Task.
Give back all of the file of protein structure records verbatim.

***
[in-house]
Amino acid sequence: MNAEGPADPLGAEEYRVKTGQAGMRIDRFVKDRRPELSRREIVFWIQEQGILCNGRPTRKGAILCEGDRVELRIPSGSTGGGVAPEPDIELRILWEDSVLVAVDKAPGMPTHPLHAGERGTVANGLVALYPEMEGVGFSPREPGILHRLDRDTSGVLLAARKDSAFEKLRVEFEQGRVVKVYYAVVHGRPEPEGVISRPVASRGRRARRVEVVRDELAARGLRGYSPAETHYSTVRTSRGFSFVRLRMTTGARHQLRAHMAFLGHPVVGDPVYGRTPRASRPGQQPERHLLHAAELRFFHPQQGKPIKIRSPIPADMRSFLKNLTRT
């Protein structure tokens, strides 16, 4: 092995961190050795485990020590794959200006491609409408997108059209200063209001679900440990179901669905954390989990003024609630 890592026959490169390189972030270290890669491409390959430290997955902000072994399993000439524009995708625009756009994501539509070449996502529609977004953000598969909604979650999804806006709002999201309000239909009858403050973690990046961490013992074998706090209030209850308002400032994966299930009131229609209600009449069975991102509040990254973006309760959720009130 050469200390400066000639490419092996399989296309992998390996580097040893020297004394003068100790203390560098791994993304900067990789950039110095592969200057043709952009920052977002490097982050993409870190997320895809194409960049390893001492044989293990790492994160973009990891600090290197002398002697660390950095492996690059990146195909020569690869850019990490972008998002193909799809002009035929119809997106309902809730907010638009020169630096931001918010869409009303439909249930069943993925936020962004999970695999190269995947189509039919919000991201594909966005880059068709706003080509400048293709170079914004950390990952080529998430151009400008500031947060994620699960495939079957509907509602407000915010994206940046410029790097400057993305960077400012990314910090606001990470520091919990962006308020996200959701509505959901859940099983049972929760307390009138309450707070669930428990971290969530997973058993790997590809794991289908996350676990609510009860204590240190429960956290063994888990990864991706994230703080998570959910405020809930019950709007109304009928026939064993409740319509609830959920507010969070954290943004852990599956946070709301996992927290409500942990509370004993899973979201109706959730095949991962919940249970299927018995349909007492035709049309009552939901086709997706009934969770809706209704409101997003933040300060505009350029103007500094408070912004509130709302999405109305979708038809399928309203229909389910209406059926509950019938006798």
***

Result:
[in-house]
Amino acid sequence: MNAEGPADPLGAEEYRVKTGQAGMRIDRFVKDRRPELSRREIVFWIQEQGILCNGRPTRKGAILCEGDRVELRIPSGSTGGGVAPEPDIELRILWEDSVLVAVDKAPGMPTHPLHAGERGTVANGLVALYPEMEGVGFSPREPGILHRLDRDTSGVLLAARKDSAFEKLRVEFEQGRVVKVYYAVVHGRPEPEGVISRPVASRGRRARRVEVVRDELAARGLRGYSPAETHYSTVRTSRGFSFVRLRMTTGARHQLRAHMAFLGHPVVGDPVYGRTPRASRPGQQPERHLLHAAELRFFHPQQGKPIKIRSPIPADMRSFLKNLTRT
């Protein structure tokens, strides 16, 4: 092995961190050795485990020590794959200006491609409408997108059209200063209001679900440990179901669905954390989990003024609630 890592026959490169390189972030270290890669491409390959430290997955902000072994399993000439524009995708625009756009994501539509070449996502529609977004953000598969909604979650999804806006709002999201309000239909009858403050973690990046961490013992074998706090209030209850308002400032994966299930009131229609209600009449069975991102509040990254973006309760959720009130 050469200390400066000639490419092996399989296309992998390996580097040893020297004394003068100790203390560098791994993304900067990789950039110095592969200057043709952009920052977002490097982050993409870190997320895809194409960049390893001492044989293990790492994160973009990891600090290197002398002697660390950095492996690059990146195909020569690869850019990490972008998002193909799809002009035929119809997106309902809730907010638009020169630096931001918010869409009303439909249930069943993925936020962004999970695999190269995947189509039919919000991201594909966005880059068709706003080509400048293709170079914004950390990952080529998430151009400008500031947060994620699960495939079957509907509602407000915010994206940046410029790097400057993305960077400012990314910090606001990470520091919990962006308020996200959701509505959901859940099983049972929760307390009138309450707070669930428990971290969530997973058993790997590809794991289908996350676990609510009860204590240190429960956290063994888990990864991706994230703080998570959910405020809930019950709007109304009928026939064993409740319509609830959920507010969070954290943004852990599956946070709301996992927290409500942990509370004993899973979201109706959730095949991962919940249970299927018995349909007492035709049309009552939901086709997706009934969770809706209704409101997003933040300060505009350029103007500094408070912004509130709302999405109305979708038809399928309203229909389910209406059926509950019938006798």